The famous late 19th and early 20th century physician, Sir William Osler, said that “a physician who treats himself has a fool for a patient.” How would he have felt about patients diagnosing and treating themselves? Would he have written in support of the Journal of Participatory Medicine or against it? I also wonder how he would have practiced medicine in the “information age” when many of our patients present with a diagnosis already made, right or wrong.
I recognize that bringing Dr. Osler into a discussion set in the information age is, perhaps, anachronistic. Yet I believe he still has something to teach the 21st century on the topic of patient participation. When he advised that “the first duty of the physician is to educate the masses not to take medicine,” he offered one of the earliest lessons on a physician’s role as educator.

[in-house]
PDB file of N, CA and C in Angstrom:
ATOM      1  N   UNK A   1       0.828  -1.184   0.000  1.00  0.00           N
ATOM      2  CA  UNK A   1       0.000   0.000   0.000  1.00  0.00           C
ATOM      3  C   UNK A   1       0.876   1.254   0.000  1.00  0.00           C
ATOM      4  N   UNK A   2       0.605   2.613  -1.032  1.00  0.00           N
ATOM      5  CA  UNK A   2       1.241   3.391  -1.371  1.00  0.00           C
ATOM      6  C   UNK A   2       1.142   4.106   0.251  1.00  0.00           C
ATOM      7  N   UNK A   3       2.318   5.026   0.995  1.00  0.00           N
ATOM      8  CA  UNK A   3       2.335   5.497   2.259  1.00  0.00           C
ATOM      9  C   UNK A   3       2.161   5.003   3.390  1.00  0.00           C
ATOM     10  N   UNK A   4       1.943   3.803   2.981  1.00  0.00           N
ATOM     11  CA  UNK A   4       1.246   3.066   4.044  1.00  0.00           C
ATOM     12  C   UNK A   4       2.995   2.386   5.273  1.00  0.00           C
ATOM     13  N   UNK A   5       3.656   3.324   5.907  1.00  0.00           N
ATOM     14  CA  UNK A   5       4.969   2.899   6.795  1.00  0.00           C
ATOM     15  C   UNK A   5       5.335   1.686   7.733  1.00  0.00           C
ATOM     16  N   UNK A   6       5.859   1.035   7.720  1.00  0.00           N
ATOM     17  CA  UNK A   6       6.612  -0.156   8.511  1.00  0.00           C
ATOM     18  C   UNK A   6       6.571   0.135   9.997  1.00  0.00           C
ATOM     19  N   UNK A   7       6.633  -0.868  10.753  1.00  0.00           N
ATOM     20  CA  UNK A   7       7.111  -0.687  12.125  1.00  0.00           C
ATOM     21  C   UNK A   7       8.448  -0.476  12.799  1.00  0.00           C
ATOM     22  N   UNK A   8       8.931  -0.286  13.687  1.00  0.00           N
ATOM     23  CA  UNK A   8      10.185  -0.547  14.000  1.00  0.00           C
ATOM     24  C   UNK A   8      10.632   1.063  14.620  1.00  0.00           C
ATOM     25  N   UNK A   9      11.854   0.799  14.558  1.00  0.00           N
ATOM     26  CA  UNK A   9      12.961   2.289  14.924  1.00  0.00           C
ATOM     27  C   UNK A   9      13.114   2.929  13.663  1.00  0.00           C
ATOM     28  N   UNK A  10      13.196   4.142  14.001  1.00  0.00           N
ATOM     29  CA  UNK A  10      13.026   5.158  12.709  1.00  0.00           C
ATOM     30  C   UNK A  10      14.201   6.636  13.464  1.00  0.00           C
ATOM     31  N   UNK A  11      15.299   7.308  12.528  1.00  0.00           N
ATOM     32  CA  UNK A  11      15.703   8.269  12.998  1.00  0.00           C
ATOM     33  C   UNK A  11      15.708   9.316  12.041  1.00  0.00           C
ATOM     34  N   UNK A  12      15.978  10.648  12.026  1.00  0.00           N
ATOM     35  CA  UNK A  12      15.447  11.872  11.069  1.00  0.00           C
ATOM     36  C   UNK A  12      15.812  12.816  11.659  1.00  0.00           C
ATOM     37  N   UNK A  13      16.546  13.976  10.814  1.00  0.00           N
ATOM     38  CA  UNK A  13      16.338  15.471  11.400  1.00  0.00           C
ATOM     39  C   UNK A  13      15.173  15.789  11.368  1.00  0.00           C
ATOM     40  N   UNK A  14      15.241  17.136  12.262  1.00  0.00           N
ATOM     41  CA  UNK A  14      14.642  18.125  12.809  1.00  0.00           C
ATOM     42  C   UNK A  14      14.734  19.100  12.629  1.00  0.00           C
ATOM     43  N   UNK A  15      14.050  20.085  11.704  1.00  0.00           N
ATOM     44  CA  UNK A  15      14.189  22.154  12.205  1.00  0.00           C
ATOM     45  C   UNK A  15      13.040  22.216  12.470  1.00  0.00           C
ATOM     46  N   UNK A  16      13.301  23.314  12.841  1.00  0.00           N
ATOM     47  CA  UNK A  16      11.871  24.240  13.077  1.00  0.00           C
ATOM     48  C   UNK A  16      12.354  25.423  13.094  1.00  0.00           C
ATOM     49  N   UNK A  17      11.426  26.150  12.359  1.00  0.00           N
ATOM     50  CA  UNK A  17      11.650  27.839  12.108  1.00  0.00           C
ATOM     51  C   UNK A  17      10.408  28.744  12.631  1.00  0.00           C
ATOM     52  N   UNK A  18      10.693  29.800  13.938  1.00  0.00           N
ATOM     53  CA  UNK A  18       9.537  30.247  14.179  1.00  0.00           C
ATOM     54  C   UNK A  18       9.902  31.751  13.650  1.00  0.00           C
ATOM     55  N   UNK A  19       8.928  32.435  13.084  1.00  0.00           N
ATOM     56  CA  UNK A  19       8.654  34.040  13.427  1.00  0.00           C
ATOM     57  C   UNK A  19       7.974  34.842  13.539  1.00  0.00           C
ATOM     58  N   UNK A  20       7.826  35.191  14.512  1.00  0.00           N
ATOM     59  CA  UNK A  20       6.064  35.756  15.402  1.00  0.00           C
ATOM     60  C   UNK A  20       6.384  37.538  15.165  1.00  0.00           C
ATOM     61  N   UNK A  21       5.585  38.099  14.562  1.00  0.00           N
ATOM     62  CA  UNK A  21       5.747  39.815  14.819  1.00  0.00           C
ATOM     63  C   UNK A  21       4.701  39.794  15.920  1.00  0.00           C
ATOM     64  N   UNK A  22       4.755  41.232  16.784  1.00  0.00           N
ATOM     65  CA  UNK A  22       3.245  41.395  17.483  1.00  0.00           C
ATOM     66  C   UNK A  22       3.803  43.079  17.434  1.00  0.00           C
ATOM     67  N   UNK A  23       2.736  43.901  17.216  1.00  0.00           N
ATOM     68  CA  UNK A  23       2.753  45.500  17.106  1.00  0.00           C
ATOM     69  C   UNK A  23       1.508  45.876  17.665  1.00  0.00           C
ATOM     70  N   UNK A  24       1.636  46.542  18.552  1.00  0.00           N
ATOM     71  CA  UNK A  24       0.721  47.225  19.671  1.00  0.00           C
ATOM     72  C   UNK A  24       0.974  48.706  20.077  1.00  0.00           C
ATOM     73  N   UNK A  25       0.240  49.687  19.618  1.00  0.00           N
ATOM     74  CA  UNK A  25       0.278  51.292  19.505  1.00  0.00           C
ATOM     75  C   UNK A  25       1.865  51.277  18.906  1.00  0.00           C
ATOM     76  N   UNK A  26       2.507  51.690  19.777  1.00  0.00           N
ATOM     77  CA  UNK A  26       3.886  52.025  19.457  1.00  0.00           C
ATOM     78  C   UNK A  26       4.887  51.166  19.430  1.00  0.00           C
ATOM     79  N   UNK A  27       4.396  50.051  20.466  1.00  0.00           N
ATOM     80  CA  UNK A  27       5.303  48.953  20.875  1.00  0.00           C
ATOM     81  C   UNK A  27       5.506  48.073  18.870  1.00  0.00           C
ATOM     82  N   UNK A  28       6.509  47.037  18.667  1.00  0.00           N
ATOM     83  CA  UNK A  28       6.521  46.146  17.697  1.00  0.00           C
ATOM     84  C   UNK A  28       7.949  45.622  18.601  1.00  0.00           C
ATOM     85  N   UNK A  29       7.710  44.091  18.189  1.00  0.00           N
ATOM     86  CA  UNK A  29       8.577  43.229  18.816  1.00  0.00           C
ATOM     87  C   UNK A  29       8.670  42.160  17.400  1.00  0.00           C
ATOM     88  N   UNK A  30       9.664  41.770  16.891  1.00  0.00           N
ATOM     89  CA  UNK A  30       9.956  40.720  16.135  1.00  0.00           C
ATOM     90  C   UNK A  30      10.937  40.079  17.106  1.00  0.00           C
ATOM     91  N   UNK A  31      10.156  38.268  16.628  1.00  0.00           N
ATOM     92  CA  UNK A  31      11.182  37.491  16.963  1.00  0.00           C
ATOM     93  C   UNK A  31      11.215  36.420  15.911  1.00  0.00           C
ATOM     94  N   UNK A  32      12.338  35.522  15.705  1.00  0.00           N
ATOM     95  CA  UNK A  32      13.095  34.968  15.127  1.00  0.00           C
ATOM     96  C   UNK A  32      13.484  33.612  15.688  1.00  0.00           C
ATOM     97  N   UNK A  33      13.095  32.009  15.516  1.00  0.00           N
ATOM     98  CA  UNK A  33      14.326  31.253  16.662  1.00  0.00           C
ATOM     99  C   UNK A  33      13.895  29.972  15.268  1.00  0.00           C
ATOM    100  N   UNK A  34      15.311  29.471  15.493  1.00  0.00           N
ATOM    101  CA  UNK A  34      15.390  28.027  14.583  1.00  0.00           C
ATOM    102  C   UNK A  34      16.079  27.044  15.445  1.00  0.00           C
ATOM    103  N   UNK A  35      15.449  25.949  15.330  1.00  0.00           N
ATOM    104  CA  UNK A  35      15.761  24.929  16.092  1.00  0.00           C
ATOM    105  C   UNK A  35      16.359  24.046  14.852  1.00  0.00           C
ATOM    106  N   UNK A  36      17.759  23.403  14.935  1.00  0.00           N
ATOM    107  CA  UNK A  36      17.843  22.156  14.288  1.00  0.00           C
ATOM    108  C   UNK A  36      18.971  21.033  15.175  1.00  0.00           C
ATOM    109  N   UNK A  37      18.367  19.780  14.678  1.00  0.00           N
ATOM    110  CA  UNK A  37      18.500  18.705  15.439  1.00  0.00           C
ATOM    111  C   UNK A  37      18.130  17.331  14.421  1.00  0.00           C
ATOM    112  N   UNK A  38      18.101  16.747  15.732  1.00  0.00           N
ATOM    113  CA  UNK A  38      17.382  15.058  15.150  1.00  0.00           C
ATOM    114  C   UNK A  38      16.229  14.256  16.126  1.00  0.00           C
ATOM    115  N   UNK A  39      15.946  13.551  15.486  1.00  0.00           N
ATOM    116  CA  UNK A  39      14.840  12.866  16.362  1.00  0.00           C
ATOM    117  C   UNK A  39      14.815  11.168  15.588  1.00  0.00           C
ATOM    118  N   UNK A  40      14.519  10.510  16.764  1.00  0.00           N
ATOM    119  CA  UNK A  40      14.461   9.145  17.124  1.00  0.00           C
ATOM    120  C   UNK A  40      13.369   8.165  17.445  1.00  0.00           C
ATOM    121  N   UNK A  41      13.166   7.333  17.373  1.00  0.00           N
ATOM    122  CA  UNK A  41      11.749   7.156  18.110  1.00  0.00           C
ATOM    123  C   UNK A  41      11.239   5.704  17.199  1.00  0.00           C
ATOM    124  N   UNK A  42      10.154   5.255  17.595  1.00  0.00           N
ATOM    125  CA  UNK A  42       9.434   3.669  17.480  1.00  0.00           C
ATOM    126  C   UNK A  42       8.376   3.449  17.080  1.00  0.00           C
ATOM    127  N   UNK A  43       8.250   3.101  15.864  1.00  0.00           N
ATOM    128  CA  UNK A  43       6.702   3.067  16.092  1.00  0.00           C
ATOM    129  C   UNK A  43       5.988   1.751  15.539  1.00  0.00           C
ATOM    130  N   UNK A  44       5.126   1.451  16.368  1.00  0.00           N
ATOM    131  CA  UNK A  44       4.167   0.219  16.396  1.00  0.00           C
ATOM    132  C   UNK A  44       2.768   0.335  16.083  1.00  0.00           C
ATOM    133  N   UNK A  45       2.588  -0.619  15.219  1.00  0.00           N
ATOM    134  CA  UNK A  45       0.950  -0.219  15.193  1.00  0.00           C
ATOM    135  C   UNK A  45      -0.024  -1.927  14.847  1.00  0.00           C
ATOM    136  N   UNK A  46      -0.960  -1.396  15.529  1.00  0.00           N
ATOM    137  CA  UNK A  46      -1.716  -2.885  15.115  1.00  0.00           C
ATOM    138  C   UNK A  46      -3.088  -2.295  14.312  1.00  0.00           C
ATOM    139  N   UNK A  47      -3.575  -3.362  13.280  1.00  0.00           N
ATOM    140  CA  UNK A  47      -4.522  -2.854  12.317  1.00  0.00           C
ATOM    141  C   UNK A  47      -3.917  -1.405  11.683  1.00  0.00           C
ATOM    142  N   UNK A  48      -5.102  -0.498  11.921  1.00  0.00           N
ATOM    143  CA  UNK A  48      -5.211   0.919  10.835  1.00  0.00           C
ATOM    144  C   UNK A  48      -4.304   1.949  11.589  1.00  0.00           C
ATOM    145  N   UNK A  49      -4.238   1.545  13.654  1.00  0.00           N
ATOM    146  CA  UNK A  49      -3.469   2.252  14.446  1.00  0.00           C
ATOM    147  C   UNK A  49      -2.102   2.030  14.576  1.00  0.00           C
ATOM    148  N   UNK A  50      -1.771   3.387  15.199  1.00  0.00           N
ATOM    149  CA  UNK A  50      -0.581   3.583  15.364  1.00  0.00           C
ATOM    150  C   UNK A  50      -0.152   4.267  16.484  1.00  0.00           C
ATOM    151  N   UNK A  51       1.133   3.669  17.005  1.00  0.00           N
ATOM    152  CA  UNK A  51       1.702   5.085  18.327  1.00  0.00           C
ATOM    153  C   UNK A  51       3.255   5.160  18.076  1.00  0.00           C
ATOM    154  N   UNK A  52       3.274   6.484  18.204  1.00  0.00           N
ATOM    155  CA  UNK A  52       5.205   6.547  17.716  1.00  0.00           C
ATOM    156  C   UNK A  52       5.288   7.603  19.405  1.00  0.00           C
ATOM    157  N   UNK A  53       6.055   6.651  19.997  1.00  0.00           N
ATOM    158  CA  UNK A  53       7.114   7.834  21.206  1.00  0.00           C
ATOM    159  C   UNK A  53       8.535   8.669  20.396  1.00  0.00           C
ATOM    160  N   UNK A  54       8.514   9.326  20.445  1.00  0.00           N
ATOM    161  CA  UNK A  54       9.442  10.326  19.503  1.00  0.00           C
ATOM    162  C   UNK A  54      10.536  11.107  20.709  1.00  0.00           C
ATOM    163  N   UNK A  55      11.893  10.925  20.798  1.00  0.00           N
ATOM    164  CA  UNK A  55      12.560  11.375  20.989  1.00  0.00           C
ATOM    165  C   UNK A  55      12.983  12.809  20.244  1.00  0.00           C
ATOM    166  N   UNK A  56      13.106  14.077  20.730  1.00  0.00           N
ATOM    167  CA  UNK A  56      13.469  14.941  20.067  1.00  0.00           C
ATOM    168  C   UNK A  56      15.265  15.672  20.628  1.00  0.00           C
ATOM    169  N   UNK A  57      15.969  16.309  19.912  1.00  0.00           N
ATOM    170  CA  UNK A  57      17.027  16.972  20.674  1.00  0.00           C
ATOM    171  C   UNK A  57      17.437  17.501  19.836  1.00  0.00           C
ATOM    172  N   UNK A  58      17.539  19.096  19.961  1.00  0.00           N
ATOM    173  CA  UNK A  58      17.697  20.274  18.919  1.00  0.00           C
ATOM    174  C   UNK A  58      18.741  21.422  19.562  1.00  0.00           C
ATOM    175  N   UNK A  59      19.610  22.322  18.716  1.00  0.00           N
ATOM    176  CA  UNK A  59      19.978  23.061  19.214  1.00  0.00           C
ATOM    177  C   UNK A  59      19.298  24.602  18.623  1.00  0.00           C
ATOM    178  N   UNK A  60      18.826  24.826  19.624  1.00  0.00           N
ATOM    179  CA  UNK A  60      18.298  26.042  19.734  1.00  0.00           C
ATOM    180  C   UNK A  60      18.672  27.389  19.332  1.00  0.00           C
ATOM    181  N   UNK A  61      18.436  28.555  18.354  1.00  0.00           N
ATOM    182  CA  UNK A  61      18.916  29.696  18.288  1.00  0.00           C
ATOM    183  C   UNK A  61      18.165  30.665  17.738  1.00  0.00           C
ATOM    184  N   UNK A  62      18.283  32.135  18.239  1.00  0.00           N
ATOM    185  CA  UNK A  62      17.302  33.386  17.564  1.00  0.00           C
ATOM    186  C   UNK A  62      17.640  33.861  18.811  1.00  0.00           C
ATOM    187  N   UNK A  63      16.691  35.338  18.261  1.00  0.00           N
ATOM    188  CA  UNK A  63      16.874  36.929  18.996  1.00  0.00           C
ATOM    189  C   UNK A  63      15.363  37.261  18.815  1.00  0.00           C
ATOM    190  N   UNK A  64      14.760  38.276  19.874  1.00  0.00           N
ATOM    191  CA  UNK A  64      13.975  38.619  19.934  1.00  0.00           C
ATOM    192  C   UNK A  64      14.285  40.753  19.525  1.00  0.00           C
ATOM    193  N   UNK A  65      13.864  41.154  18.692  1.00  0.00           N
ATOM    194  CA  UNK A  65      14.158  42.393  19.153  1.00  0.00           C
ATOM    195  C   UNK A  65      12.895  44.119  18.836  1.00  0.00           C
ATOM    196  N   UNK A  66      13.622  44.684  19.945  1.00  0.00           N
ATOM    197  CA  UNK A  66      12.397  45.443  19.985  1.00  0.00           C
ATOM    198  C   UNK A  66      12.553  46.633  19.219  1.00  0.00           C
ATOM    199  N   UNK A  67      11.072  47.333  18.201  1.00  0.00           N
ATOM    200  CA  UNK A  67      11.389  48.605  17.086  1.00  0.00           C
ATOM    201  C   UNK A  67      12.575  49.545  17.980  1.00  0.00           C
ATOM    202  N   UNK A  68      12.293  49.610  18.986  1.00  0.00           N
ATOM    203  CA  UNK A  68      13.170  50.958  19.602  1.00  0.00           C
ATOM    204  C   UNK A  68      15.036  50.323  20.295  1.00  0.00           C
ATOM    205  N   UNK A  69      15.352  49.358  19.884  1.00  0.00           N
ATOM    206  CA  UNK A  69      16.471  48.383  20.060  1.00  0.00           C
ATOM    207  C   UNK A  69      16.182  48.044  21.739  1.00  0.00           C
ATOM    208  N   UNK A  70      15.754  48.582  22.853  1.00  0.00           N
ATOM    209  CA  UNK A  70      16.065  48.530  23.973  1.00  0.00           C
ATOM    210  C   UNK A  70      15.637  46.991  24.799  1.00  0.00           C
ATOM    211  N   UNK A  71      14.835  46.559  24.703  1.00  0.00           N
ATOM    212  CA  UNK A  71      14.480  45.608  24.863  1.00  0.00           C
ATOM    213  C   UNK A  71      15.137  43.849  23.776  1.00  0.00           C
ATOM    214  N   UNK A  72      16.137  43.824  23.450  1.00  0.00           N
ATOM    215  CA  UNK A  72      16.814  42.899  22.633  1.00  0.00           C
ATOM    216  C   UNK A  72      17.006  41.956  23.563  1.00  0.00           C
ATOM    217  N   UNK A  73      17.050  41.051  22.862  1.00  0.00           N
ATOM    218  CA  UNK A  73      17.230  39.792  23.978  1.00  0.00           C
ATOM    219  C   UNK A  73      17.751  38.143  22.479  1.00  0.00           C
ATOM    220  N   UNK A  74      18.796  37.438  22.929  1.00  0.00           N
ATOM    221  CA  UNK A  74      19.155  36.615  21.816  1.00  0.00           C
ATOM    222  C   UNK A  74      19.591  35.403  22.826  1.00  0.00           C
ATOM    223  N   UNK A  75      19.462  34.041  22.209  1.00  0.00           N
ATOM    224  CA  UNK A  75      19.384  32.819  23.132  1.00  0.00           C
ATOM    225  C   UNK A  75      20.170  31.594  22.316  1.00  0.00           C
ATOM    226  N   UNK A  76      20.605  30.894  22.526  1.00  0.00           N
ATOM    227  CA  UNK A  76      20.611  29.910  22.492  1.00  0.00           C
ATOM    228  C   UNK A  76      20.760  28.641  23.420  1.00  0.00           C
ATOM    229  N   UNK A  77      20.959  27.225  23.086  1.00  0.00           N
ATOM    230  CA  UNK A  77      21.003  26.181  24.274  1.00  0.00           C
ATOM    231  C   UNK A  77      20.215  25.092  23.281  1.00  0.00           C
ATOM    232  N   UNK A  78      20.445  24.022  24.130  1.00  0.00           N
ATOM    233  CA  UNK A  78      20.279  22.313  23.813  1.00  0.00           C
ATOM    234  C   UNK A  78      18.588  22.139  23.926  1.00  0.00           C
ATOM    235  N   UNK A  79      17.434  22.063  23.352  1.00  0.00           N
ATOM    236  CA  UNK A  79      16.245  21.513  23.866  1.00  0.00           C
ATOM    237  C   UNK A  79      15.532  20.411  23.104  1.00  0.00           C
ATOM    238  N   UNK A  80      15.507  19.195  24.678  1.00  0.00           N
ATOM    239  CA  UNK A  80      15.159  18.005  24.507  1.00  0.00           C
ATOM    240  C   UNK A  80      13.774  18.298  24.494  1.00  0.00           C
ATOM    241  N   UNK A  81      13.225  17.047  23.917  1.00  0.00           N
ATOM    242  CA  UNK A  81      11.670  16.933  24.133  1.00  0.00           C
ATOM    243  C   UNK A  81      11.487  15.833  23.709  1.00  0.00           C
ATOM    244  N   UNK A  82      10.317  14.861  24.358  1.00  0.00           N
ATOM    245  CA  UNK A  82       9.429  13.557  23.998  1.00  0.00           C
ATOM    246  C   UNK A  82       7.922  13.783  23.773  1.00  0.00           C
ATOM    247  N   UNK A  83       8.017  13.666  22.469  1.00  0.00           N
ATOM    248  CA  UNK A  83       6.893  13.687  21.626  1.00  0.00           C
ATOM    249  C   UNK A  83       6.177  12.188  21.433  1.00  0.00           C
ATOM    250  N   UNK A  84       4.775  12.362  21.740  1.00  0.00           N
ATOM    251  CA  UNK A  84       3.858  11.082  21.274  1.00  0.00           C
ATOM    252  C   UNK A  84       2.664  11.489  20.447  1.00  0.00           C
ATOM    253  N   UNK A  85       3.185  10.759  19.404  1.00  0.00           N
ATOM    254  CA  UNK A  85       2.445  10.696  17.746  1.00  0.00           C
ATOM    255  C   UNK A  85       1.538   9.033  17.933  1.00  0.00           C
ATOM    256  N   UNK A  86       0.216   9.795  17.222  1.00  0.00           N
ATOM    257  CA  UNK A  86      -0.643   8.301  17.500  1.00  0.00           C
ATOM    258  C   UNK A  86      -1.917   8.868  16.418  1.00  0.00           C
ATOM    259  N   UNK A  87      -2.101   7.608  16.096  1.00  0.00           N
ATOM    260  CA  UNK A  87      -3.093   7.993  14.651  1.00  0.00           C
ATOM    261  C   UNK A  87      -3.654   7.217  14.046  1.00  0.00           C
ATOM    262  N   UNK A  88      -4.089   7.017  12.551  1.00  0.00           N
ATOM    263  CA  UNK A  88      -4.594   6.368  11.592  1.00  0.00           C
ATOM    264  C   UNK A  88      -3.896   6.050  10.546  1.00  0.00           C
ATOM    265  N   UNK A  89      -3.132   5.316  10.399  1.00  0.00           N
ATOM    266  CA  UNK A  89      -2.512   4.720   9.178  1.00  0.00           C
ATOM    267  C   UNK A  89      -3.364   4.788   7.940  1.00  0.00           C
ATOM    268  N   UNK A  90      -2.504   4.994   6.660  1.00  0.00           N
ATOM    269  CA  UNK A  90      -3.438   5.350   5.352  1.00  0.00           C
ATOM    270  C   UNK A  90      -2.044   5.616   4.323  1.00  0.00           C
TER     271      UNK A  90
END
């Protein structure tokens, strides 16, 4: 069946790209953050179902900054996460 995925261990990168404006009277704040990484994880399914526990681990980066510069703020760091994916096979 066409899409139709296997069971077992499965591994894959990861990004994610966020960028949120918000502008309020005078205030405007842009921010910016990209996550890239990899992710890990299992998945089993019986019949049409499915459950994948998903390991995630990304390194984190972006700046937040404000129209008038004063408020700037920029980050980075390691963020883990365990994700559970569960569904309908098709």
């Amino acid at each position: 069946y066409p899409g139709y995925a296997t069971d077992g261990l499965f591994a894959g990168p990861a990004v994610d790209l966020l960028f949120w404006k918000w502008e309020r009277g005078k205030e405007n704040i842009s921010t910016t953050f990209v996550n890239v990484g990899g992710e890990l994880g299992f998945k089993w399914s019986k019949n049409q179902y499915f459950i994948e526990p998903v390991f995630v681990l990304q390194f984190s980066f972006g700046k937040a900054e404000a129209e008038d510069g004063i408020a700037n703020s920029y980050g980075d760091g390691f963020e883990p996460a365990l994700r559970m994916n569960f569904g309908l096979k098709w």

He also said: “The great physician would treat the patient with the disease while the good physician would treat the disease.” For me, this marches lock-step with the reality of today’s patient as consumer and active participant in the doctor-patient relationship. Simply put, it is impossible to separate the patient from a pre-conceived and often well-researched opinion — correct or not. So to treat the “patient with the disease” requires me to think of my patient as an intellectual partner. Read more »